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February 24, 2014 / Rebekah Seder, Editor

Impact investing and the future of housing in our region

By Rebekah Seder, Program Manager

Our region is in the midst of an affordable housing crisis. And, the current situation will only be exacerbated by the wind down of Fannie Mae and Freddie Mac’s giving. In order to begin to change the housing landscape across the region, philanthropy will need to step up and increase giving toward housing – and to make a real impact, it is going to need to move beyond traditional grantmaking. One way that foundations and other grantmakers can begin to move additional resources toward housing is through impact investing – making below market-rate loans and equity investments in entities that build or preserve affordable housing.

At a recent panel discussion, funders with extensive experience in supporting affordable housing through impact investing shared some of their lessons learned. Panelists included

  • Allison Clark of the John D. and Catherine MacArthur Foundation, which has been making program-related investments (PRIs) for the past 30 years;
  • Warren Hanson, head of the Greater Minnesota Housing Fund created by Minnesota foundations;
  • Lori Chatman of the Enterprise Community Loan Fund, which helps raise funds for affordable housing through “Impact Notes”; and
  • Maicie Jones from the AARP Foundation, which began impact investing in the last year.

Each speaker’s organization engages in impact investing in different ways, but there were some common themes that came through their remarks:

Start small: Foundations can move a small amount of money into the impact investing space – and still have a big social impact – by making small investments through intermediaries like community development financial institutions.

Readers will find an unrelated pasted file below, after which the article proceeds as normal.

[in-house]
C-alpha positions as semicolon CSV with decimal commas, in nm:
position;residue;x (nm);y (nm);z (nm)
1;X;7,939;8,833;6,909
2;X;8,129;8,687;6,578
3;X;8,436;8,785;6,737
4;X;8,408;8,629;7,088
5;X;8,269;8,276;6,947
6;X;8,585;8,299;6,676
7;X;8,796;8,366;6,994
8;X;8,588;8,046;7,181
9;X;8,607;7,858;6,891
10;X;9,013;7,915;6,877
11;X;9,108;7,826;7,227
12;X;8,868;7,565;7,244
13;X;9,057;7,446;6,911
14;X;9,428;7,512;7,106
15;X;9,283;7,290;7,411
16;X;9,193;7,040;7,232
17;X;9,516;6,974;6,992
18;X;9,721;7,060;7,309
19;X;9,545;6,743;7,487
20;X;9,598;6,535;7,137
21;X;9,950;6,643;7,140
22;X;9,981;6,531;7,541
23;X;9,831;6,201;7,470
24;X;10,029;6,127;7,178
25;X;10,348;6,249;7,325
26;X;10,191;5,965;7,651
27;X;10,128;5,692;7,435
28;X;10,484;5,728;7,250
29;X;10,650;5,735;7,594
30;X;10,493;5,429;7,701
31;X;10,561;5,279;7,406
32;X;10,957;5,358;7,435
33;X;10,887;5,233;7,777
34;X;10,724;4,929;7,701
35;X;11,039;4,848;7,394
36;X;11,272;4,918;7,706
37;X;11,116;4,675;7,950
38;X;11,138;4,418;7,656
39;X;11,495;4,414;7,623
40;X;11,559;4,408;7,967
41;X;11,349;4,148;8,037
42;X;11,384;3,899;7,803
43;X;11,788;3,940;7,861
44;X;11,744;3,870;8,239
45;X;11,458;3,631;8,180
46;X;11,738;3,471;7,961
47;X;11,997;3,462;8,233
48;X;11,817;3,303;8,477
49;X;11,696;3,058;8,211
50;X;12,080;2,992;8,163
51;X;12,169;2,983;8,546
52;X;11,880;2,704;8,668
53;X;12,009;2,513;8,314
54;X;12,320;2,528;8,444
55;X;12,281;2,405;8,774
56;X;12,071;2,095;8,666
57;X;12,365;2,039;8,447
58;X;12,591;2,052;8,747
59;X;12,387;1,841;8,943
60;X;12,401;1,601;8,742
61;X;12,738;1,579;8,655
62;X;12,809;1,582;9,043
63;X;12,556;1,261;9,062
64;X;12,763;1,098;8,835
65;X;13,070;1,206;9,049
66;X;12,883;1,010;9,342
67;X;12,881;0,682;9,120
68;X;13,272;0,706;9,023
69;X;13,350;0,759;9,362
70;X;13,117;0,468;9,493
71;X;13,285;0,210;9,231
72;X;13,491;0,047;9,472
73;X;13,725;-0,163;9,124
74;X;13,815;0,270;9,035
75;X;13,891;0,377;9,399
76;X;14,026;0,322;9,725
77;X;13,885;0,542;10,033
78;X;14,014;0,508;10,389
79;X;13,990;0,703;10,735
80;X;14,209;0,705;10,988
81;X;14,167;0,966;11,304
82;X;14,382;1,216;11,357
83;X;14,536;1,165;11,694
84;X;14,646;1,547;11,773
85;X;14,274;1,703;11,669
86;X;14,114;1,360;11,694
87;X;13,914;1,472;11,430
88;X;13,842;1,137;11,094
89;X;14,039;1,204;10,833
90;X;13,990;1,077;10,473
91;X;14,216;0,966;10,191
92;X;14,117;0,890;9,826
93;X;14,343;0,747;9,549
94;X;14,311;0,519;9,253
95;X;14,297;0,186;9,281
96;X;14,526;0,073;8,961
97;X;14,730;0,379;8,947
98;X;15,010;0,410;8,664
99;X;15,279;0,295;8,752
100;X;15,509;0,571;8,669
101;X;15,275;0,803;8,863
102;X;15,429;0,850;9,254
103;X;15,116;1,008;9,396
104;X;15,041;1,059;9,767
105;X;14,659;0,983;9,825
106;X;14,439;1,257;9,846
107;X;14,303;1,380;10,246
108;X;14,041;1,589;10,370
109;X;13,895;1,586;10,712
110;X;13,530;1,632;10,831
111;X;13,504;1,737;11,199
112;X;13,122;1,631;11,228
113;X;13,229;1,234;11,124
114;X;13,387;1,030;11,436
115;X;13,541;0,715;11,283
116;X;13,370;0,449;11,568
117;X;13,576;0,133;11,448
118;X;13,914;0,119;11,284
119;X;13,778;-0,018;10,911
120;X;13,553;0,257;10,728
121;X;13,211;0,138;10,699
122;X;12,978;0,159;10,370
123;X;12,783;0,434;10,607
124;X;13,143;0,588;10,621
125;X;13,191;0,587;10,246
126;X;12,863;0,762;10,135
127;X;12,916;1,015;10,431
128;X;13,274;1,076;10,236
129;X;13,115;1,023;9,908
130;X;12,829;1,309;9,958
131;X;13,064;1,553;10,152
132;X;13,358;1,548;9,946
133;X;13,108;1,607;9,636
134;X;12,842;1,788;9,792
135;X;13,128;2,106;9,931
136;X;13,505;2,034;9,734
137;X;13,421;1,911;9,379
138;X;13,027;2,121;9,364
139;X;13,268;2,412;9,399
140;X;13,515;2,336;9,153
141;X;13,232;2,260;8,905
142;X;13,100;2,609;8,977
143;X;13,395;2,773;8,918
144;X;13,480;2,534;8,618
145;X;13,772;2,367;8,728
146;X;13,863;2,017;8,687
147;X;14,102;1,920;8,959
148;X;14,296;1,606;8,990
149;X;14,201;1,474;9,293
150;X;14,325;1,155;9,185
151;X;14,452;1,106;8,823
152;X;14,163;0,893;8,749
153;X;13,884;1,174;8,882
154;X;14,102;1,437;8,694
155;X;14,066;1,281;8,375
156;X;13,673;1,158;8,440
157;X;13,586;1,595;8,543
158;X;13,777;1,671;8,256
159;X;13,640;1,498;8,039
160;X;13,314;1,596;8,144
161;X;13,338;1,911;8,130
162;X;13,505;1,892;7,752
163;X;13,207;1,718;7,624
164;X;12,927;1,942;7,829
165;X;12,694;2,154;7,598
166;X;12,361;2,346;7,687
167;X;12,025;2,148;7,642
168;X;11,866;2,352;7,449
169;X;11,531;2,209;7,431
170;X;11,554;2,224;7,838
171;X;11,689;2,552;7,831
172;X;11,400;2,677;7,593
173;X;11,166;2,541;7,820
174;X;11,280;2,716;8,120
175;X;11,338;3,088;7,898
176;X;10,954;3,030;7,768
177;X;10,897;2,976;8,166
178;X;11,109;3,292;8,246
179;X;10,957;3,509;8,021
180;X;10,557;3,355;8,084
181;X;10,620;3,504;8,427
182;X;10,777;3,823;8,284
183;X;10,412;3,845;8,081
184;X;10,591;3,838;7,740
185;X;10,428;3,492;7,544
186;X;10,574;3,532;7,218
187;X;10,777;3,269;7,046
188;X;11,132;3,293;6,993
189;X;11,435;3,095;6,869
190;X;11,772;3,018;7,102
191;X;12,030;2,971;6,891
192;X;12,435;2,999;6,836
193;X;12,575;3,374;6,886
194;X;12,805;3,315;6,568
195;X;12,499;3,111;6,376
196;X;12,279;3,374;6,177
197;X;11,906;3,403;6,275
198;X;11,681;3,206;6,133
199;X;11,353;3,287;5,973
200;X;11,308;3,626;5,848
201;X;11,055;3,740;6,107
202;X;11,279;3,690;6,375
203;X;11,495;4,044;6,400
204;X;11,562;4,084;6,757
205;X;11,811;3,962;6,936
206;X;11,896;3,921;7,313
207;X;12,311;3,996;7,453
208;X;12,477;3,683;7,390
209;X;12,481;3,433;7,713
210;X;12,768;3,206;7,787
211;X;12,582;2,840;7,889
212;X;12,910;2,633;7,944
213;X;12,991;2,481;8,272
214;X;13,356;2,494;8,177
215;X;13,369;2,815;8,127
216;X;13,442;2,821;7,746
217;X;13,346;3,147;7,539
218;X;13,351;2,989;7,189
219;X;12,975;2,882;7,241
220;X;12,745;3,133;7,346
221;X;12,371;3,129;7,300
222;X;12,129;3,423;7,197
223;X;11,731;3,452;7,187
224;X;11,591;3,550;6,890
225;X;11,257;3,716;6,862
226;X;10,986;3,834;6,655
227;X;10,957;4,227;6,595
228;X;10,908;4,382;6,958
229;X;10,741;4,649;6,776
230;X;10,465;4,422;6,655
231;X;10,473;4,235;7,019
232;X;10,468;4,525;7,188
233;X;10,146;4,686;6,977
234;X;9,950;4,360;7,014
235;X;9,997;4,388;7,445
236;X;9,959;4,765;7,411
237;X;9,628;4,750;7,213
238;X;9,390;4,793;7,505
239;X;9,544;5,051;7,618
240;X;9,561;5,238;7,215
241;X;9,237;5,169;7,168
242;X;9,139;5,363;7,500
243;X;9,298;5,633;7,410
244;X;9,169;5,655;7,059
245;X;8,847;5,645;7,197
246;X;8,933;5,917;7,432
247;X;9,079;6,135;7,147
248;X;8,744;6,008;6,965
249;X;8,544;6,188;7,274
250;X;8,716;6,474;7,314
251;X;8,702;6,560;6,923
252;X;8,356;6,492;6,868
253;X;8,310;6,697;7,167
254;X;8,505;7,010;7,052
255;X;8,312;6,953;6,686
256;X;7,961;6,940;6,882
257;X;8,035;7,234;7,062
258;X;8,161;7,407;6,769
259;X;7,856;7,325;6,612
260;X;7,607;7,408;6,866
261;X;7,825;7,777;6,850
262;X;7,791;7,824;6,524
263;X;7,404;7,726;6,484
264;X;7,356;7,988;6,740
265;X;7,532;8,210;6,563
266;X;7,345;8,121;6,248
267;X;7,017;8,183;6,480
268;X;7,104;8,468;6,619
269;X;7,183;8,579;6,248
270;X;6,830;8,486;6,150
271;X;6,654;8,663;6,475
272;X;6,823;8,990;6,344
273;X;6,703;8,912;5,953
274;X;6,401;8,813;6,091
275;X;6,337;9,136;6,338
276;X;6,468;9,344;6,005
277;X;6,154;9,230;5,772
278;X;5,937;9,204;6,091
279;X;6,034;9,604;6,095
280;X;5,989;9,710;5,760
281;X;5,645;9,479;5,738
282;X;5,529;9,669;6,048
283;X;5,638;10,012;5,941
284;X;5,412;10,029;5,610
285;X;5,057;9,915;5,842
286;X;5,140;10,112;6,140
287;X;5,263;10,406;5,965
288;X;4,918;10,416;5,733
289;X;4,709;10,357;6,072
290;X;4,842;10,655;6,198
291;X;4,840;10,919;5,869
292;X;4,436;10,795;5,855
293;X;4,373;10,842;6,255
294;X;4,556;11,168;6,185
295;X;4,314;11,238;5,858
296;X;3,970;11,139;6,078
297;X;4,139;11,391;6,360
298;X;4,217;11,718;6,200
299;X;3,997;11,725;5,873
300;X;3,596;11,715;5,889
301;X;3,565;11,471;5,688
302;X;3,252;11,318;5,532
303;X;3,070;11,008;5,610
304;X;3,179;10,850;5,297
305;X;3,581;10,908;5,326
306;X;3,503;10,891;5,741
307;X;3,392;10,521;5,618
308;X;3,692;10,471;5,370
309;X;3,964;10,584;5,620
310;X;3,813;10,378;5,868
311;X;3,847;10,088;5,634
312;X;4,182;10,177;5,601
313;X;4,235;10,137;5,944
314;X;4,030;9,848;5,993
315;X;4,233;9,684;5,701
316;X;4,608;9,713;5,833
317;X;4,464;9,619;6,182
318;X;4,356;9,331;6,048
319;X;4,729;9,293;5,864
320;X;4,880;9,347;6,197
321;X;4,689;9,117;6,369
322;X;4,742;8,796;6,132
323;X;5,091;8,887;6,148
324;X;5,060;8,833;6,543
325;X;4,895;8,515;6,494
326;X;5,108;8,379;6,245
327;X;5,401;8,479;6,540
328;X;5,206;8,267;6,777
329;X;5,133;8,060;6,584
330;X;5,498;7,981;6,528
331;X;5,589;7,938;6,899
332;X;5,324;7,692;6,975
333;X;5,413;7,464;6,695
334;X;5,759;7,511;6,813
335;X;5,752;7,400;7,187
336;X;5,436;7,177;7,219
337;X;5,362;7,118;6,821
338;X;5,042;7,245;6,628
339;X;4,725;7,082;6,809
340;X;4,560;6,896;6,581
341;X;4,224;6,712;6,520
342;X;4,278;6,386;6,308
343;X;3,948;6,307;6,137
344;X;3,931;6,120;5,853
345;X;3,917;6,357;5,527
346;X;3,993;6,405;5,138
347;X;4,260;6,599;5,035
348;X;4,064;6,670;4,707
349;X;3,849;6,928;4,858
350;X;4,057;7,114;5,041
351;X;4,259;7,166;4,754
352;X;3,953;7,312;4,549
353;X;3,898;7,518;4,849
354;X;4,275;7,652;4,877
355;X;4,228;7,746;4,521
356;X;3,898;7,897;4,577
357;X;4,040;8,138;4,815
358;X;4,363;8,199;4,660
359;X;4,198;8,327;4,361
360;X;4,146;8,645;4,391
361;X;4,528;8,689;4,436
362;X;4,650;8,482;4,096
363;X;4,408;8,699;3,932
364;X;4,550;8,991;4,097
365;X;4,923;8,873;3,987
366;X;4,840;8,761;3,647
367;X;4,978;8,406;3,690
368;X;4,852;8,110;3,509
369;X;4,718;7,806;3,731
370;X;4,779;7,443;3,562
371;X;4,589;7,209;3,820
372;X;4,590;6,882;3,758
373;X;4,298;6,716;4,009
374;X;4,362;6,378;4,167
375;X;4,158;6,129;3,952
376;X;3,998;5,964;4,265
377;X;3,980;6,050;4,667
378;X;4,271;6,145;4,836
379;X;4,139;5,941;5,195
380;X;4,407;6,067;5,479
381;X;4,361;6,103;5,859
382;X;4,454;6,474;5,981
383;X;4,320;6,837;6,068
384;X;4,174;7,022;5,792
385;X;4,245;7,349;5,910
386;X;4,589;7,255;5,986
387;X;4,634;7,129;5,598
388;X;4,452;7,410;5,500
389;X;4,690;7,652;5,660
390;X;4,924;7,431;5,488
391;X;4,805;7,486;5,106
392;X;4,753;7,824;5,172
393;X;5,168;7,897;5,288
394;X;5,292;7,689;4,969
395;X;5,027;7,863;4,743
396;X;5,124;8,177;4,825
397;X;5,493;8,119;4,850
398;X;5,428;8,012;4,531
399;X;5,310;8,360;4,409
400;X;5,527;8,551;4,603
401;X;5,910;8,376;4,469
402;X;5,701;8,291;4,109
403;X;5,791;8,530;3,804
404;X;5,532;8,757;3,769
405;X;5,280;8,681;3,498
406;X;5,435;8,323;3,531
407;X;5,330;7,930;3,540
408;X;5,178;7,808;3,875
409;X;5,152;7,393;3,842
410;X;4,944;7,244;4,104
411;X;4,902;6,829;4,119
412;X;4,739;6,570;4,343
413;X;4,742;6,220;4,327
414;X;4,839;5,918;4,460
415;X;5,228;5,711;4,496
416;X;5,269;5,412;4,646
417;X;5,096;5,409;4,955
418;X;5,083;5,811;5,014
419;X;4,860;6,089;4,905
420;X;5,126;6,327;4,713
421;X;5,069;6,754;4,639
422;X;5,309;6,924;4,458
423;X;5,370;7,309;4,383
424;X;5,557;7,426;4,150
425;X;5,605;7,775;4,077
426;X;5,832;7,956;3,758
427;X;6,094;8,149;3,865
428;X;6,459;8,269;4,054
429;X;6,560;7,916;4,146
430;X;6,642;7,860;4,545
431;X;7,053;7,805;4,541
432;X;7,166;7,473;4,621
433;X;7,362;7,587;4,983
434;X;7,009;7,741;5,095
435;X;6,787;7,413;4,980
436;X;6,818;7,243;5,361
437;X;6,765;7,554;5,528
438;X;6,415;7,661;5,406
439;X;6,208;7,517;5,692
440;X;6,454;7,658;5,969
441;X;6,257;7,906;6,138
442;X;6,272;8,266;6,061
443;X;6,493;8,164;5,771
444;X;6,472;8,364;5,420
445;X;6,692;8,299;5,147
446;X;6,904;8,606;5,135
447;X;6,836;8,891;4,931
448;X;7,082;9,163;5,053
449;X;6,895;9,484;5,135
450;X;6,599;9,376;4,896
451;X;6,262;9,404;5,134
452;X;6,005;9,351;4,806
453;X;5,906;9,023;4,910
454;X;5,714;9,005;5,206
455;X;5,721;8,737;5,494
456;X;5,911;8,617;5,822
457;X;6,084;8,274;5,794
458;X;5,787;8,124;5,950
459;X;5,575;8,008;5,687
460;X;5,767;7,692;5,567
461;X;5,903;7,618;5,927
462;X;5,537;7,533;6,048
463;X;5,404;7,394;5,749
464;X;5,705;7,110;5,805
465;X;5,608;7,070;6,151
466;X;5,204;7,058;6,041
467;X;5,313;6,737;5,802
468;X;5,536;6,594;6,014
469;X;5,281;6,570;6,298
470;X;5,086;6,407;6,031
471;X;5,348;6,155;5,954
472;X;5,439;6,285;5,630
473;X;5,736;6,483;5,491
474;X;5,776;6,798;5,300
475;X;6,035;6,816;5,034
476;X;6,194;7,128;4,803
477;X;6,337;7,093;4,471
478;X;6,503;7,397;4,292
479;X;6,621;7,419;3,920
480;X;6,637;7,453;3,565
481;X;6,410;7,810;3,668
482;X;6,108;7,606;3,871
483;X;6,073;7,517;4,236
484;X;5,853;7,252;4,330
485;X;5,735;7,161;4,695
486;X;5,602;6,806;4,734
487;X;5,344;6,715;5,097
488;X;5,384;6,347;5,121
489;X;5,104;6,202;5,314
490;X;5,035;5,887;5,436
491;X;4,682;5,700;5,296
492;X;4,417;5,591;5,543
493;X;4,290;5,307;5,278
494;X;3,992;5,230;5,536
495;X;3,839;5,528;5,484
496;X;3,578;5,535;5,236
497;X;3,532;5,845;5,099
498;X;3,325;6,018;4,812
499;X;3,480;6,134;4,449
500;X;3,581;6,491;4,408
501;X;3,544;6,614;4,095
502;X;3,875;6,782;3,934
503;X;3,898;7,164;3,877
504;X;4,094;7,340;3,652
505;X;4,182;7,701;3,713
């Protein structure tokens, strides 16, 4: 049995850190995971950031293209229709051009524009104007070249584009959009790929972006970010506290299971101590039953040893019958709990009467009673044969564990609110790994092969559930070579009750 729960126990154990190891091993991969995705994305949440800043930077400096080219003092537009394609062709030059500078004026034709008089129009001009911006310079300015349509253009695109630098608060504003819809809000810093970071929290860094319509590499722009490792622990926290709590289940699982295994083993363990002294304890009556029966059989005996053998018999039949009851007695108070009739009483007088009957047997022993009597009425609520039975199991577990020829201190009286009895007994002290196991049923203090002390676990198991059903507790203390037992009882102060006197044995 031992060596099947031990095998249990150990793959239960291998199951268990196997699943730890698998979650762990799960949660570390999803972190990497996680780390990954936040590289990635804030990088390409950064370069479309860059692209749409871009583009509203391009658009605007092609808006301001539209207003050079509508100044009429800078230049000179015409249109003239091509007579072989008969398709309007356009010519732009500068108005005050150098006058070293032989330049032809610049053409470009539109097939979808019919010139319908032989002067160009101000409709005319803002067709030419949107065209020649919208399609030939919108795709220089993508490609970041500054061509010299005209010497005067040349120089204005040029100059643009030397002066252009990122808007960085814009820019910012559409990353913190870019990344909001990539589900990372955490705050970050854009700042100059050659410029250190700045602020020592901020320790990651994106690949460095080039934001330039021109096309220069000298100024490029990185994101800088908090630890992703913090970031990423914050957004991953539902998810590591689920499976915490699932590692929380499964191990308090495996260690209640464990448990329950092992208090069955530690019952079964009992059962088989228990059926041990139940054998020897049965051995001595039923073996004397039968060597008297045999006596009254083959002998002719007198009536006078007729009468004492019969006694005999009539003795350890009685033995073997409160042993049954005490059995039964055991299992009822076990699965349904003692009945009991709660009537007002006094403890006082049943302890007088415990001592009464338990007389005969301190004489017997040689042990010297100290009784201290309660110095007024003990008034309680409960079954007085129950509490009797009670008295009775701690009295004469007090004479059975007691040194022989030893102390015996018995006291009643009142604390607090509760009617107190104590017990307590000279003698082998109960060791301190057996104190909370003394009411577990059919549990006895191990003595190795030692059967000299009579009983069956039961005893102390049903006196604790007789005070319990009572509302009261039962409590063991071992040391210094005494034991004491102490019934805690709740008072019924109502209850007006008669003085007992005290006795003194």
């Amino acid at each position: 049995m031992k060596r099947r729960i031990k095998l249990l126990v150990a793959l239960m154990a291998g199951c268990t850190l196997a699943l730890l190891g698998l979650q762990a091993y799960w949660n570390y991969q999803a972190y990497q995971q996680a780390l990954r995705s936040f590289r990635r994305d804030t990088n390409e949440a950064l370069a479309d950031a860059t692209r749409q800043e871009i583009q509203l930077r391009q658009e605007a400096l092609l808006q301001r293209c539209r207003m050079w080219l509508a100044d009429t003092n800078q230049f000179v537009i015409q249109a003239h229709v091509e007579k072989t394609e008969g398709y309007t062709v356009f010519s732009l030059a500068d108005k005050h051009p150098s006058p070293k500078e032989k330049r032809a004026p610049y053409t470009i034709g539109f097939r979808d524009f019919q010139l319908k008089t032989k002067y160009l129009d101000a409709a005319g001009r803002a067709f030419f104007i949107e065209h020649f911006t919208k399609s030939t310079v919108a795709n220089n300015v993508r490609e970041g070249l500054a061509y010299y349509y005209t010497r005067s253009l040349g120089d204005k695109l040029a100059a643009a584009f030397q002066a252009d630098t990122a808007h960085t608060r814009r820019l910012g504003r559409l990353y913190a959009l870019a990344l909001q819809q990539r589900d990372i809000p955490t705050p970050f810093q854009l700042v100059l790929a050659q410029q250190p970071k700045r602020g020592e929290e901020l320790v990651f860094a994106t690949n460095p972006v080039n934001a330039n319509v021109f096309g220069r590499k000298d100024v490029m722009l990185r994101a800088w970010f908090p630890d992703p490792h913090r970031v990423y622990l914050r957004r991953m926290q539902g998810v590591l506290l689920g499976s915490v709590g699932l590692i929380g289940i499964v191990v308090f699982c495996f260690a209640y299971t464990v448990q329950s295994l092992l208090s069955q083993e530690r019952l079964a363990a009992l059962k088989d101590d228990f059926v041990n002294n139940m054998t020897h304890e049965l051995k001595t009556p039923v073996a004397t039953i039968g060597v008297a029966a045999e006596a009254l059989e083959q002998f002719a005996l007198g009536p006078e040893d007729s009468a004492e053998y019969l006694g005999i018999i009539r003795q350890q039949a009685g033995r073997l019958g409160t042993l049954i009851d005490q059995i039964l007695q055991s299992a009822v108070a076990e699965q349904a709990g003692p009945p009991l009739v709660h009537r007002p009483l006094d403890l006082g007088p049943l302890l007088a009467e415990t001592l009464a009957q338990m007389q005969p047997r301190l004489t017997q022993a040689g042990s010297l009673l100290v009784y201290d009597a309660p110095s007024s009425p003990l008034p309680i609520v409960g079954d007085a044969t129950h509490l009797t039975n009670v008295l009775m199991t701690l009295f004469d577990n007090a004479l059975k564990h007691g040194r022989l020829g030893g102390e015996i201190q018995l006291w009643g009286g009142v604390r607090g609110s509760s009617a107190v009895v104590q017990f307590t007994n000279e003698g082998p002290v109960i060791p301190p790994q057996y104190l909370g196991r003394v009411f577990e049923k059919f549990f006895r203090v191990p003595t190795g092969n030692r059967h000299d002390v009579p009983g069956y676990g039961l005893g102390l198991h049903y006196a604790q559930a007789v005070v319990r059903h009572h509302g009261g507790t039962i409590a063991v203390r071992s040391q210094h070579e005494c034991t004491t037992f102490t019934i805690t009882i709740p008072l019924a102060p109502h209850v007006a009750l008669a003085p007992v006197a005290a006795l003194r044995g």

Don’t reinvent the wheel: There are a number of organizations out there that have a wealth of knowledge and information to help foundations get started impact investing, such as Mission Investors Exchange.

Collaboration is key: By collaborating with other funders, you can share lessons learned and spread risk. Which leads to the last lesson…

Don’t overly stress the risk: PRIs are actually very low risk investments. According to Warren Hanson, financing affordable housing projects, particularly ones financed through low income housing tax credits, are especially low risk. These multifamily developments have the lowest rates of foreclosure among others in their asset class.

As moderator Michael Bodaken of the National Housing Trust put it, investing in housing isn’t impossible – and it doesn’t even have to be that difficult. We have the tools to solve the affordable housing crisis in our region. We just need, in his words, the determination, will, and thoughtfulness to make it happen.


For those who were unable to join us for the event, the video of the panelists’ remarks can be found here.

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